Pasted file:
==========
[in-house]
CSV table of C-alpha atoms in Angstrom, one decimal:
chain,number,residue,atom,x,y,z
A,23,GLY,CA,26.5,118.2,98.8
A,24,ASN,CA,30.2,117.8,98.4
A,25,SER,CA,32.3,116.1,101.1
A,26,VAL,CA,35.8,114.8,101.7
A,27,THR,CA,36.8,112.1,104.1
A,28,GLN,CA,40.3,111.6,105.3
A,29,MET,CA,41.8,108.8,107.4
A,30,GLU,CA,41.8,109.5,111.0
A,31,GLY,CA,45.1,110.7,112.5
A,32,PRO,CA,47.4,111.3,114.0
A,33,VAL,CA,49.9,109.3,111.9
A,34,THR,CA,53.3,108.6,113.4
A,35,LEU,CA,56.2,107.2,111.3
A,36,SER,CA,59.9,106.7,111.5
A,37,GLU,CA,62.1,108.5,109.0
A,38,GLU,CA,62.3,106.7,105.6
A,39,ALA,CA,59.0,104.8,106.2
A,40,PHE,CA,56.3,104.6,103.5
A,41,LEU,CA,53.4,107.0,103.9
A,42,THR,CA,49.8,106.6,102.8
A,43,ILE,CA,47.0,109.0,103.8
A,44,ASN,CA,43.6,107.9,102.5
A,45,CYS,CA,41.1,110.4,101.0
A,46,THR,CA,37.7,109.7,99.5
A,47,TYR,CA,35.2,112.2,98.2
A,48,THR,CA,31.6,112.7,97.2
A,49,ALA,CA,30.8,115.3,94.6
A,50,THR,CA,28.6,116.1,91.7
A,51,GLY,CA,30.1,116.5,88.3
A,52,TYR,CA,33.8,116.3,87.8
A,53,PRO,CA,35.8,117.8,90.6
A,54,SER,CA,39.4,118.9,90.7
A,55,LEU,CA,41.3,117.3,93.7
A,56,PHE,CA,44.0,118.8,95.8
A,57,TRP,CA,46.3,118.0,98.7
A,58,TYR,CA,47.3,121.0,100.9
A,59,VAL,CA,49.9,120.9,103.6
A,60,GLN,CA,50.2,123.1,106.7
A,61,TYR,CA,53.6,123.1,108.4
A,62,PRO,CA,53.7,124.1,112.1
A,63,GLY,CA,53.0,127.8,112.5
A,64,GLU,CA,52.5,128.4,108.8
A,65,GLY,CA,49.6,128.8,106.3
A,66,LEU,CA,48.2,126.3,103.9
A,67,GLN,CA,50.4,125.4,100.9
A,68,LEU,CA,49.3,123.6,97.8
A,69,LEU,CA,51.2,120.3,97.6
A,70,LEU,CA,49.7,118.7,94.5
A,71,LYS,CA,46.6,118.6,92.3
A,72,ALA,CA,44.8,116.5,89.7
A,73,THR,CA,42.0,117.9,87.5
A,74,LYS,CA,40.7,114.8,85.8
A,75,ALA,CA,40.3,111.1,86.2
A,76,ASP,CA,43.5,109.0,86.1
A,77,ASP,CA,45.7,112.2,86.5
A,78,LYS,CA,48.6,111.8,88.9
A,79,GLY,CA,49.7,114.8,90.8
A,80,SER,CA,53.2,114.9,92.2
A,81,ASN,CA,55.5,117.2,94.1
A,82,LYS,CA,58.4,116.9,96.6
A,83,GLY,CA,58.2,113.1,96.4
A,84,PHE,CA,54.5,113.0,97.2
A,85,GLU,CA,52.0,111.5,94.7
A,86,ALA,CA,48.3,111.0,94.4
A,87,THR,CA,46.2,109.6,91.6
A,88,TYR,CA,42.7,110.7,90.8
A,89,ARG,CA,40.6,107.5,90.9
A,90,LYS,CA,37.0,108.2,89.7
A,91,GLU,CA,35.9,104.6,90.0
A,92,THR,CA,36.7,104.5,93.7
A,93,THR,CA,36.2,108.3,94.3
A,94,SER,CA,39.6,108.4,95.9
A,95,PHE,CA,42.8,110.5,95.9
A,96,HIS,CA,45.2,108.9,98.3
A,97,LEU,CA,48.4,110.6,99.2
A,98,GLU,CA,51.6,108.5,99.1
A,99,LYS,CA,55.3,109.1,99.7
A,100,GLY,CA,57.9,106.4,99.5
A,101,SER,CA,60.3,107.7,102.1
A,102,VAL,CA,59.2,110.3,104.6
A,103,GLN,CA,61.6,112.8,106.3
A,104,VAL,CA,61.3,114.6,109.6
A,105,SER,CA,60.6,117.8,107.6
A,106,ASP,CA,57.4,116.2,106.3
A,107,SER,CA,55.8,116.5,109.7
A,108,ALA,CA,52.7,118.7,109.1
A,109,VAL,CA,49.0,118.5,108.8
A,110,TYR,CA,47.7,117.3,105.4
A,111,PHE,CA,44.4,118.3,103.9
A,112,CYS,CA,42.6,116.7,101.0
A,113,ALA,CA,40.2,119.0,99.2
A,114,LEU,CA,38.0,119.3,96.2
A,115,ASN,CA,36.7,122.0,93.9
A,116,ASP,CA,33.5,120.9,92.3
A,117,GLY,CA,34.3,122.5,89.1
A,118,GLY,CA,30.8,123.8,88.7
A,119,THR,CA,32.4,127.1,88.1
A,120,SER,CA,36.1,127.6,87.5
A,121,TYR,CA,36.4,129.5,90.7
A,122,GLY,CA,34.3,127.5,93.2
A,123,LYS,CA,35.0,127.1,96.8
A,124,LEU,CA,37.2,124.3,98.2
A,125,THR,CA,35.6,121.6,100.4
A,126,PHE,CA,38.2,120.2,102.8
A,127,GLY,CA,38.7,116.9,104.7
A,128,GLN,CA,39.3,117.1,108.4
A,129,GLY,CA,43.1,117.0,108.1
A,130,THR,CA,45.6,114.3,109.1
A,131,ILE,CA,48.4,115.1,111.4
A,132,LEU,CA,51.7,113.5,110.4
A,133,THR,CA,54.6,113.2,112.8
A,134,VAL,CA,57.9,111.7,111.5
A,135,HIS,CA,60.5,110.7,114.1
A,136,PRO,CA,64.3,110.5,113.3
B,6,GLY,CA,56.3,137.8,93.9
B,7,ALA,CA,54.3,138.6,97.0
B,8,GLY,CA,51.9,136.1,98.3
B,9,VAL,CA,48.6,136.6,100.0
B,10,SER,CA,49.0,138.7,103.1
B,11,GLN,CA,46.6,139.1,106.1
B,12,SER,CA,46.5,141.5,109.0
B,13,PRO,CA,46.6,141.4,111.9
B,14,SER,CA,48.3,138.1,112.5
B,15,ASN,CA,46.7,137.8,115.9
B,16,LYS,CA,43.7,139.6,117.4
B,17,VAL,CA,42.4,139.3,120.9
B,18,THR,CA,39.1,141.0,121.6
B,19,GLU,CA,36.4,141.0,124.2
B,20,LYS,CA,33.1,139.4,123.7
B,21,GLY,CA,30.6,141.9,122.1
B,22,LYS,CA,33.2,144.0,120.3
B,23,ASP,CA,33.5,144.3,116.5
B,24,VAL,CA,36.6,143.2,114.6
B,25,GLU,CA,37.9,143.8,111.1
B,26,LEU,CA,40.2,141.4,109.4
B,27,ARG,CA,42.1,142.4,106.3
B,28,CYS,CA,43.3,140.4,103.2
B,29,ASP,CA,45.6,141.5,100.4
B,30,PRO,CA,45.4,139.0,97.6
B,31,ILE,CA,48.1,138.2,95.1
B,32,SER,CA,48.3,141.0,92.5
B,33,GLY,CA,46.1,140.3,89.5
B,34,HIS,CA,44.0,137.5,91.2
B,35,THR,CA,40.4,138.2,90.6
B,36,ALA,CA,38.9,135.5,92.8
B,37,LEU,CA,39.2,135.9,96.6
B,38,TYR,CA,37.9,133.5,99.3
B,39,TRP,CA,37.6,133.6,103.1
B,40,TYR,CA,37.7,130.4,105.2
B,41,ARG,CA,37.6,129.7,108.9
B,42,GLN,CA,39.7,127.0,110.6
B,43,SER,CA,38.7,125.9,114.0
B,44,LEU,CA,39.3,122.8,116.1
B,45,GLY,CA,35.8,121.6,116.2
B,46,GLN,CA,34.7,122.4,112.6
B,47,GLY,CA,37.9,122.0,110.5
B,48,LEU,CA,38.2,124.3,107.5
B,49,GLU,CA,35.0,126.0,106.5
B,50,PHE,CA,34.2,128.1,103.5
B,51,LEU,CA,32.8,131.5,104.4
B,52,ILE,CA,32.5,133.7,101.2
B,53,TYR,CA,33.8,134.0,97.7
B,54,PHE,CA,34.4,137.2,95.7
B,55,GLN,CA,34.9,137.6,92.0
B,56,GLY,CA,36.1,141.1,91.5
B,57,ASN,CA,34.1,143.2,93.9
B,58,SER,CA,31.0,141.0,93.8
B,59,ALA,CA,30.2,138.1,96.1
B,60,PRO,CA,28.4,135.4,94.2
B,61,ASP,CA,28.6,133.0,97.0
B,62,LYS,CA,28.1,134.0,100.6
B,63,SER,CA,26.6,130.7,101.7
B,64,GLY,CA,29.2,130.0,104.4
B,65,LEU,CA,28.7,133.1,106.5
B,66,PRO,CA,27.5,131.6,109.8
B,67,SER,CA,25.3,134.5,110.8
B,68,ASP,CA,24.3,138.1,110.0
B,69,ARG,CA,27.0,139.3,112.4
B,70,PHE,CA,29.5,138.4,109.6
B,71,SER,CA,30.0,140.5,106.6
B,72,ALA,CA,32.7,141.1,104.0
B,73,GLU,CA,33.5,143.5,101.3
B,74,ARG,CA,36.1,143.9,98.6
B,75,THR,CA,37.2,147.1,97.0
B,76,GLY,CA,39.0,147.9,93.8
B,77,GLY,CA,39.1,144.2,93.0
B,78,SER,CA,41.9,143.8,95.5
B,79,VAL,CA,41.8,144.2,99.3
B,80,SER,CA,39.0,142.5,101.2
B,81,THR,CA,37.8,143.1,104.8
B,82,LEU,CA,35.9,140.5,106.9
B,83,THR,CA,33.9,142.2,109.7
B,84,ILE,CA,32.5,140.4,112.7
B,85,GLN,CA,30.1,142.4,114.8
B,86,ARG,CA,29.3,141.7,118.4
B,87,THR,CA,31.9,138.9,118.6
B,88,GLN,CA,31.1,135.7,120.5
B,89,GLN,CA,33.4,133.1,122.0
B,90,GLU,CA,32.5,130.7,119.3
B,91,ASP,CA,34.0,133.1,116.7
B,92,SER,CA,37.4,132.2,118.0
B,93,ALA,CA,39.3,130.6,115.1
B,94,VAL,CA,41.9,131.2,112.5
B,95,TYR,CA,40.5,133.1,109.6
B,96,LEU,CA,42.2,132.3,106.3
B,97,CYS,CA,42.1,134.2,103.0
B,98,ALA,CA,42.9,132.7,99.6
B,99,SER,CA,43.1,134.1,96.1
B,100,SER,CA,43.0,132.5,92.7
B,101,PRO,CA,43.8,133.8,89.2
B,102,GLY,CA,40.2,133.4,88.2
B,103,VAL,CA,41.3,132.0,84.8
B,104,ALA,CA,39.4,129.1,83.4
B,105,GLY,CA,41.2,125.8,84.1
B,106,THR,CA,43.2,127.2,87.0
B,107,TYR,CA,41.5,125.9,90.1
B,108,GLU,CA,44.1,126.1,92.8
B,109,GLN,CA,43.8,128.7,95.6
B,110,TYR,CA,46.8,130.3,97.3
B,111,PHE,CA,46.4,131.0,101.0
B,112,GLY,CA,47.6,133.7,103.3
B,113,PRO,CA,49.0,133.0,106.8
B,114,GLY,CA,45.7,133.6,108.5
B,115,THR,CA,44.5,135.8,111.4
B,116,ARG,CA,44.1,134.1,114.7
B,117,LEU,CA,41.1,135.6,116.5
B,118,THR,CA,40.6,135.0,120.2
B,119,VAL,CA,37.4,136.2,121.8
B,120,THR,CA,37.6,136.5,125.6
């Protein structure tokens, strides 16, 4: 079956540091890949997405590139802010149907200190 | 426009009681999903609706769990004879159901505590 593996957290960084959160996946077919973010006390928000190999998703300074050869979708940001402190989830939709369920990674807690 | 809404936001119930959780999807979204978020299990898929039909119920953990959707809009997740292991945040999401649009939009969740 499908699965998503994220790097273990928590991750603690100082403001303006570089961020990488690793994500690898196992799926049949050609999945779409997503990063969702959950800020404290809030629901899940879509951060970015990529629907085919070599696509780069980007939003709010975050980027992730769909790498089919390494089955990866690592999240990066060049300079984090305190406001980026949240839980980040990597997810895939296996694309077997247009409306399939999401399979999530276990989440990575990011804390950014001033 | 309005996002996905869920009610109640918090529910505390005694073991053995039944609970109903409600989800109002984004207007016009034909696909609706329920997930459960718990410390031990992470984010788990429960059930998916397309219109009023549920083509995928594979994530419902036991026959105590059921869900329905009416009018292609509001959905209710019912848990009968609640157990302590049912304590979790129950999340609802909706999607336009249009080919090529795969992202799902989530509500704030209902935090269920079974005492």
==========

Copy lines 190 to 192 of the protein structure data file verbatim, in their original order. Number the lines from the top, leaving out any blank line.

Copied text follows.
B,78,SER,CA,41.9,143.8,95.5
B,79,VAL,CA,41.8,144.2,99.3
B,80,SER,CA,39.0,142.5,101.2